Myra Soble – 1957 conviction of Conspiracy to Receive and Obtain National Defense Information and transmit same to foreign government in the Rosenberg spy ring; served four years, pardoned in 1991, died one year later.
John Deutch – Director of Central Intelligence, former Provost and University Professor, MIT. He had agreed to plead guilty to a misdemeanor for mishandling government secrets on January 19, 2001, but President Clinton pardoned him in his last day in office, two days before the Justice Department could file the case against him.
Edward Downe, Jr. – convicted of wire fraud, filing false income tax returns, and securities fraud in 1992; pardoned
Elizam Escobar – Puerto Rican artist and activist, convicted of seditious conspiracy in 1980; pardoned
FALN – commuted the sentences of 16 members of FALN, a Puerto Rican clandestine paramilitary organization operating mostly in Chicago and New York City
Henry O. Flipper – The first black West Point cadet was found guilty of "conduct unbecoming an officer" in 1882. Posthumously pardoned.
Patty Hearst – Convicted of bank robbery in 1976 after being kidnapped and allegedly brainwashed. Prison term commuted by Jimmy Carter and was released from prison in 1979. She was fully pardoned by Clinton in 2001.
Rick Hendrick – NASCAR team owner & champion; convicted of mail fraud in 1997; pardoned
Susan McDougal – business partner with Bill Clinton and Hillary Rodham Clinton in the failed Whitewater land deal. Guilty of contempt of court, she served her entire sentence starting in 1998 and was then pardoned.
Samuel Loring Morison – former Naval intelligence officer, convicted of espionage and theft of government property in 1985; pardoned
Ian Schrager, former co-owner of the famed dance club Studio 54, pleaded guilty to tax evasion in 1979 and received three and a half years in prison and a $20,000 fine. Pardoned on January 17, 2017.
Oscar López Rivera, FALN member sentenced in 1981 to 55 years in prison for seditious conspiracy, use of force to commit robbery, interstate transportation of firearms, and conspiracy to transport explosives with intent to destroy government property, and subsequently to an additional 15 years for attempted escape in 1988. Commuted on January 17, 2017.
Jack Johnson, a champion boxer who was convicted in 1913 while traveling with his white girlfriend for violating the Mann Act, which made it illegal to transport women across state lines for "immoral" purposes, released after one year. Posthumously pardoned on May 24, 2018.
Alice Johnson, an unemployed parcel delivery worker and first-time drug offender sentenced to life without parole in 1996 for conspiracy to possess cocaine, attempted possession of cocaine, and money laundering. Commuted on June 6, 2018.
Michael Behenna, former United States Army First Lieutenant who was convicted in 2009 of murdering an unarmed prisoner during the Iraq War. Sentenced to 25 years in military prison, paroled in 2014. Pardoned on May 7, 2019.
Conrad Black, a British newspaper publisher convicted in 2007 of fraud and obstruction of justice for scheming to siphon off millions of dollars from the sale of newspapers, spent 3+1⁄2 years in prison and was deported. Pardoned on May 15, 2019.
Pat Nolan, former California state legislator who pleaded guilty to racketeering in 1994, served 2 years and 2 months in prison. Pardoned on May 16, 2019.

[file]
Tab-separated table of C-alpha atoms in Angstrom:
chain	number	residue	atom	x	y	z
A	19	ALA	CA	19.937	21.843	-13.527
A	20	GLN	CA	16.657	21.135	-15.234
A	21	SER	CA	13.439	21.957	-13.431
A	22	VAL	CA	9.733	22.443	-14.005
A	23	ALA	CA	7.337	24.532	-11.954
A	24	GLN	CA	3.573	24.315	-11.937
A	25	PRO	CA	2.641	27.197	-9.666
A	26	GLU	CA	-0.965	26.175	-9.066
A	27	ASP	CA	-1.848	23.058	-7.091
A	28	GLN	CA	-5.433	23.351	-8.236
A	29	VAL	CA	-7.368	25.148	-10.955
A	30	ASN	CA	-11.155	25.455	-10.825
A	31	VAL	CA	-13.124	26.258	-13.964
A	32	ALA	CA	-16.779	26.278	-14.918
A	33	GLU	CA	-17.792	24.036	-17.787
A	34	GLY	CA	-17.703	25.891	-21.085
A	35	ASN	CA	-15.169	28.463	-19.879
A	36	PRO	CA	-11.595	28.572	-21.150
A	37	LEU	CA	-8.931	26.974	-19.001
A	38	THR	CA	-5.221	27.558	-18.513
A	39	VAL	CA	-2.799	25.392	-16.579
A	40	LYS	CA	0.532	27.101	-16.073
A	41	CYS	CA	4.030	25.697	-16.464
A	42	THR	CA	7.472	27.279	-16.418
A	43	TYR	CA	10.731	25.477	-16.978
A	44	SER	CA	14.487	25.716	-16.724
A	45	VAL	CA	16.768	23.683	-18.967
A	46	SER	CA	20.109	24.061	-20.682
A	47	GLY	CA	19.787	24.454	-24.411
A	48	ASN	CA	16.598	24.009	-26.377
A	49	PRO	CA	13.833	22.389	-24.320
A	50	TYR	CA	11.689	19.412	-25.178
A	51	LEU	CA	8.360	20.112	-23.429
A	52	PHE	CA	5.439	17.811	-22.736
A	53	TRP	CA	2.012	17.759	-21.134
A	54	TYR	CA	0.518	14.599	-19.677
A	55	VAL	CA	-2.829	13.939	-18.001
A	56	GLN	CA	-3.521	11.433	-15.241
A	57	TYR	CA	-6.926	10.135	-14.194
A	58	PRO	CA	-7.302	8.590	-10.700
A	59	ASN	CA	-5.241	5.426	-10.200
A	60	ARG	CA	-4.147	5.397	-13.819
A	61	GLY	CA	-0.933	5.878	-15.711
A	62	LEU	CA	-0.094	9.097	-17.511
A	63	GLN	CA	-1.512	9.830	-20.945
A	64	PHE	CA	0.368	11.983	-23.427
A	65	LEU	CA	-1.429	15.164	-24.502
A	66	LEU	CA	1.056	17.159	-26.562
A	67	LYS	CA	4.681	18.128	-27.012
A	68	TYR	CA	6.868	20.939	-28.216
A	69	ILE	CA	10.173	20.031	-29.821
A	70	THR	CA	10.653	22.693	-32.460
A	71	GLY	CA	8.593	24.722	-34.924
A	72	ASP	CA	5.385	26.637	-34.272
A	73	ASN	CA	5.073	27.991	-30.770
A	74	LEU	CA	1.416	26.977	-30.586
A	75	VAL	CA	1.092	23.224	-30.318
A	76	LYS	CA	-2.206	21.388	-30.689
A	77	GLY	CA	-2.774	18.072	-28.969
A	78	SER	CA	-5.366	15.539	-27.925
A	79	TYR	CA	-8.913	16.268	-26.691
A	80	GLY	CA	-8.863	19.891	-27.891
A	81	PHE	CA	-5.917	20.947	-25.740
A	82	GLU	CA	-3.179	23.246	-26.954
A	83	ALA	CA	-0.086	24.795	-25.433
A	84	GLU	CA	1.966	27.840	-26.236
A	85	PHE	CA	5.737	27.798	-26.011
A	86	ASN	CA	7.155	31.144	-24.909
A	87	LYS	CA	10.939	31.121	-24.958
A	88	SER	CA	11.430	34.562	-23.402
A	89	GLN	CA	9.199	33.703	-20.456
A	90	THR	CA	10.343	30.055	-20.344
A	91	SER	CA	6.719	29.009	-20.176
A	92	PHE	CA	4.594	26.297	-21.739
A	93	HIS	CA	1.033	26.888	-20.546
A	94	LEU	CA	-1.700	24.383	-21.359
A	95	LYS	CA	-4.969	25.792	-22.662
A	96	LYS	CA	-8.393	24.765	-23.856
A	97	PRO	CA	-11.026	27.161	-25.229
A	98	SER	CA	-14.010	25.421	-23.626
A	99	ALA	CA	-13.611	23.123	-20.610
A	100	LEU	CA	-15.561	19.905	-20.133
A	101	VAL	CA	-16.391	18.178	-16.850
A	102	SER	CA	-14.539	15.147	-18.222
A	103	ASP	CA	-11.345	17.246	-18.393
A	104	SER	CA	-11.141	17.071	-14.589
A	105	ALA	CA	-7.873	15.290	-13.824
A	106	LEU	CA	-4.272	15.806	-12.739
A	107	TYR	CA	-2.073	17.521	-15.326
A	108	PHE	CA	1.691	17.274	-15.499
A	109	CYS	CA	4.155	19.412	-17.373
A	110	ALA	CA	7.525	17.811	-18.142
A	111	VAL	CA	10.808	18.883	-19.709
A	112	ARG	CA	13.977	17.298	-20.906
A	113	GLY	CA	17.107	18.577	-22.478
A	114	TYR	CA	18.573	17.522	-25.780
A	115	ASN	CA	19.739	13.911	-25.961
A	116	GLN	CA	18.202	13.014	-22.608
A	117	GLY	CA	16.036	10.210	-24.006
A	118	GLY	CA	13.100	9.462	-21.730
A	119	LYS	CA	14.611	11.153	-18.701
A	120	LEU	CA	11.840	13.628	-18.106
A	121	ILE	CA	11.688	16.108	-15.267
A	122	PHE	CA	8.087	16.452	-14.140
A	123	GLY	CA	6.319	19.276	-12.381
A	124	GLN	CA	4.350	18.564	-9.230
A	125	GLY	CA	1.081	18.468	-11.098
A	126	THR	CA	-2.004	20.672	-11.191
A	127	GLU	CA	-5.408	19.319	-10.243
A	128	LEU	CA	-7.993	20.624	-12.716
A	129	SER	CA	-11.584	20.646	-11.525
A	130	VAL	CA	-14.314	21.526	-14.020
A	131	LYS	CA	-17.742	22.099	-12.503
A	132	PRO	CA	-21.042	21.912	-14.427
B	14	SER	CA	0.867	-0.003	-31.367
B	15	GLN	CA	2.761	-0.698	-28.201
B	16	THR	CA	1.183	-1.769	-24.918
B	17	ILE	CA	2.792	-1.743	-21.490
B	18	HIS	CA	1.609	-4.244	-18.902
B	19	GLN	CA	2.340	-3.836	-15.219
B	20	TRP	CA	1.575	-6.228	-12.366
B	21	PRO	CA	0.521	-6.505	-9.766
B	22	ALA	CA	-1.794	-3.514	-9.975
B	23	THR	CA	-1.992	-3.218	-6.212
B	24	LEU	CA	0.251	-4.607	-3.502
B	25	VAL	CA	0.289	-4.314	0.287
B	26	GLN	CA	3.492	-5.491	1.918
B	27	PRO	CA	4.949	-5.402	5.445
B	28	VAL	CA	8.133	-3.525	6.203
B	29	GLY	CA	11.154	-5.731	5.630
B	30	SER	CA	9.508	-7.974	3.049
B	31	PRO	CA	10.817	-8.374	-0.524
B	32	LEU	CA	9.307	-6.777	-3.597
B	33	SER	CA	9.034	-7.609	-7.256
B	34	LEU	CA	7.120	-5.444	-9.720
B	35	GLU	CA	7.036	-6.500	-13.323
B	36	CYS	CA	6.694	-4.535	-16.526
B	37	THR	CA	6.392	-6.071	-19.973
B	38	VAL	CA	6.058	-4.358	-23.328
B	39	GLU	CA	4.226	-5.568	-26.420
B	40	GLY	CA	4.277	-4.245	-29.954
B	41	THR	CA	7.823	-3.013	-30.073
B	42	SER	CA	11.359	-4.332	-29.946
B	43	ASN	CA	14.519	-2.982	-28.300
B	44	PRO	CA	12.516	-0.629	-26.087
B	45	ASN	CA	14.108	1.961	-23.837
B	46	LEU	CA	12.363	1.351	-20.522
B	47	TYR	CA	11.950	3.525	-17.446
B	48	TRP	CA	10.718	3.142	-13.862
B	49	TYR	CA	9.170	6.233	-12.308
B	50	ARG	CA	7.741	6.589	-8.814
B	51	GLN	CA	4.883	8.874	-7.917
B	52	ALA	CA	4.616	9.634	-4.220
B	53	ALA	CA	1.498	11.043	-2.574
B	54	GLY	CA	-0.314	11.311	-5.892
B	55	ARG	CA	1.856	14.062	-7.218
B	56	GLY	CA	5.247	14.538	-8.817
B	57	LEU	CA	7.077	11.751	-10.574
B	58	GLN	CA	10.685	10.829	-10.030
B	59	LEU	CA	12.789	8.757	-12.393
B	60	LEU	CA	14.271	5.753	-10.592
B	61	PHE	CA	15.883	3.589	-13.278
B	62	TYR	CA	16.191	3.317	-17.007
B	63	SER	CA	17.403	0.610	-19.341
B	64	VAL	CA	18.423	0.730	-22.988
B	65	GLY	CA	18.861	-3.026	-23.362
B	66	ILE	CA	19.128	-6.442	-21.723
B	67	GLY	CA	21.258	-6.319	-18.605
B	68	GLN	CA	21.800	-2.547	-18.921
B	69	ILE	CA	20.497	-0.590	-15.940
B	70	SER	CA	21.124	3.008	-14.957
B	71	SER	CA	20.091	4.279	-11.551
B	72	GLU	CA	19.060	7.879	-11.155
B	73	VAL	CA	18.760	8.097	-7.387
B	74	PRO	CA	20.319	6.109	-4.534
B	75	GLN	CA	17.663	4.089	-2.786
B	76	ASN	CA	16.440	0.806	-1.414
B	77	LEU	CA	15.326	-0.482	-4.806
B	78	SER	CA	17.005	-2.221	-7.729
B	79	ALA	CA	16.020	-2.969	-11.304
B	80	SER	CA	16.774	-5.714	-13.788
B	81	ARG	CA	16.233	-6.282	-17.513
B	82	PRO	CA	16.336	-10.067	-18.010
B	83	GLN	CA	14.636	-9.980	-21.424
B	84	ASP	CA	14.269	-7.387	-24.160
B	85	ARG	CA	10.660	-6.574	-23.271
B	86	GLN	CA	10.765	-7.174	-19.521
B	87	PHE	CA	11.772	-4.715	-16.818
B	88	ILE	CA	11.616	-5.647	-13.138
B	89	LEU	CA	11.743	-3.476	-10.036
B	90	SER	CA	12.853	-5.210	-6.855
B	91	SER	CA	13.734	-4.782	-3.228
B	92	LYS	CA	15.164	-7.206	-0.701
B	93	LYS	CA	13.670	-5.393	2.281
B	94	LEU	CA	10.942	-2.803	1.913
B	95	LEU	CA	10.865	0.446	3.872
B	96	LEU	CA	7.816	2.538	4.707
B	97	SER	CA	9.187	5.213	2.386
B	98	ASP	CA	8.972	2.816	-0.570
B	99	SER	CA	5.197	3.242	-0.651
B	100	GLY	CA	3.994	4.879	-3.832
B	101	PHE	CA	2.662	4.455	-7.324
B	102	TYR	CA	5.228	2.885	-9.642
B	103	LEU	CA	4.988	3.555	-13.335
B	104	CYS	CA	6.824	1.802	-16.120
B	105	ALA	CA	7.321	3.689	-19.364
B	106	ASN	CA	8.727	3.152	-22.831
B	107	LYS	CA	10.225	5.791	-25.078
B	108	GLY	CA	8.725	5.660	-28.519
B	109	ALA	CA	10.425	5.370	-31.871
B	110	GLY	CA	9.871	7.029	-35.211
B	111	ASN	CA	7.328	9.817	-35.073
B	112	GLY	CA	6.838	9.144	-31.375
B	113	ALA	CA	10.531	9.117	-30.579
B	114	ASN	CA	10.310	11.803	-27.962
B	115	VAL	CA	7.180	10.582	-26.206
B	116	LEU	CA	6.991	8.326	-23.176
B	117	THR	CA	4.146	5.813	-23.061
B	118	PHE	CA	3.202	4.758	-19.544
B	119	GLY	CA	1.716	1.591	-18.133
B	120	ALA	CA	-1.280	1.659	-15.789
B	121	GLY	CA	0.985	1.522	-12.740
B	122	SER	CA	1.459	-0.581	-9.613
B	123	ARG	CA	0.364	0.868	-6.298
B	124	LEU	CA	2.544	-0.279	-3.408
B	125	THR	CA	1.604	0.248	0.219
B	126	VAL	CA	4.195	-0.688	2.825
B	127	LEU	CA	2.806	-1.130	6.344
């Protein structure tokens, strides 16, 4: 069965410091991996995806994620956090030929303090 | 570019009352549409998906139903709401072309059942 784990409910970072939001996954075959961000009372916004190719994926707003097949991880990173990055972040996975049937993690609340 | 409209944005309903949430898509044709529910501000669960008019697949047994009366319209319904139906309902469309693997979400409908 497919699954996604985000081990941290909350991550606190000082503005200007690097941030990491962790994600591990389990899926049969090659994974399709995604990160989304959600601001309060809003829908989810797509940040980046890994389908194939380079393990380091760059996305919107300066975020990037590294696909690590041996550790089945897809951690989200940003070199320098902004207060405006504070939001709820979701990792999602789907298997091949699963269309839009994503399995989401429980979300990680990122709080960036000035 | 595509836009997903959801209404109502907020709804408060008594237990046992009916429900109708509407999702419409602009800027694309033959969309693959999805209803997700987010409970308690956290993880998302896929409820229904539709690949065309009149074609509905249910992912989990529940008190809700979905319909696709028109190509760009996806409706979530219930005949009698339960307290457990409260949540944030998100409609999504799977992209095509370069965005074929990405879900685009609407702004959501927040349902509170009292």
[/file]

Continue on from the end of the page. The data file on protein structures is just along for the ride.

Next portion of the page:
Mathew L. Golsteyn, a US Army officer who served in the War in Afghanistan. He was accused of murder after the 2010 killing of an unarmed Afghan bomb maker who was a prisoner of war, and the U.S. Army had opened an investigation of him in 2016. Pardoned on November 15, 2019.
Clint Lorance, a former first lieutenant with the 4th Brigade Combat Team, 82nd Airborne Division in the U.S. Army and veteran of the War in Afghanistan. He was convicted on two counts of second-degree murder for ordering soldiers in his platoon to open fire at three men sitting on a motorcycle in southern Afghanistan in July 2012 while his platoon was on combat patrol. During the trial all platoon members testified that the men were sitting, unmoving on a motorcycle while the defendant claimed the motorcycle was approaching at a high speed. He was sentenced to 19 years in prison in August 2013, and sent to Fort Leavenworth. Pardoned on November 15, 2019.
Rod Blagojevich, former Governor of Illinois, was charged with attempting to sell an appointment to the U.S. Senate to succeed President-elect Barack Obama. Was convicted of soliciting bribes, extortion, and wire fraud on June 27, 2011, and sentenced to 14 years in prison. Was commuted to time served on February 18, 2020.
Bernard Kerik, former New York City Police Commissioner, pleaded guilty to tax fraud and perjury in 2010 for concealing apartment renovations paid for by a contractor that the city had blacklisted because of suspected ties to organized crime. Was sentenced to four years in prison in 2010; was released in May 2013. Pardoned on February 18, 2020.
Michael Flynn, retired United States Army lieutenant general and the 25th National Security Advisor. Flynn withdrew his original guilty plea for making false statements to the FBI, and federal district judge Emmet G. Sullivan had ruled the matter to be placed on hold. Flynn was pardoned on November 25, 2020.
Alex van der Zwaan, a New York–based Dutch lawyer who was convicted on a guilty plea in Feb. 2018 of making false statements to law enforcement officers in the investigation of Russian interference in the 2016 election. Mr. van der Zwaan served his 30-day jail sentence, paid a $20,000 fine, and was deported after his release from jail. Trump pardoned him on December 23, 2020.
Kodak Black, an American rapper who confessed to lying on background checks associated with purchasing firearms during two separate instances in 2019. Commuted on January 20, 2021, after already having served "nearly half" of his 46-month sentence.
As of April 2022, Democratic president Joe Biden pardoned, commuted, or rescinded the convictions of 78 people. Among them were:
On 26 April 2022, Biden issued 3 full pardons and 75 commutations.
^p. 34, Vallandigham, Clement Laird. The Trial Hon. Clement L. Vallandigham by a Military Commission: and the Proceedings Under His Application for a Writ of Habeas Corpus in the Circuit Court of the US for the Southern District of Ohio. Cincinnati, OH: Rickey and Carroll, 1863.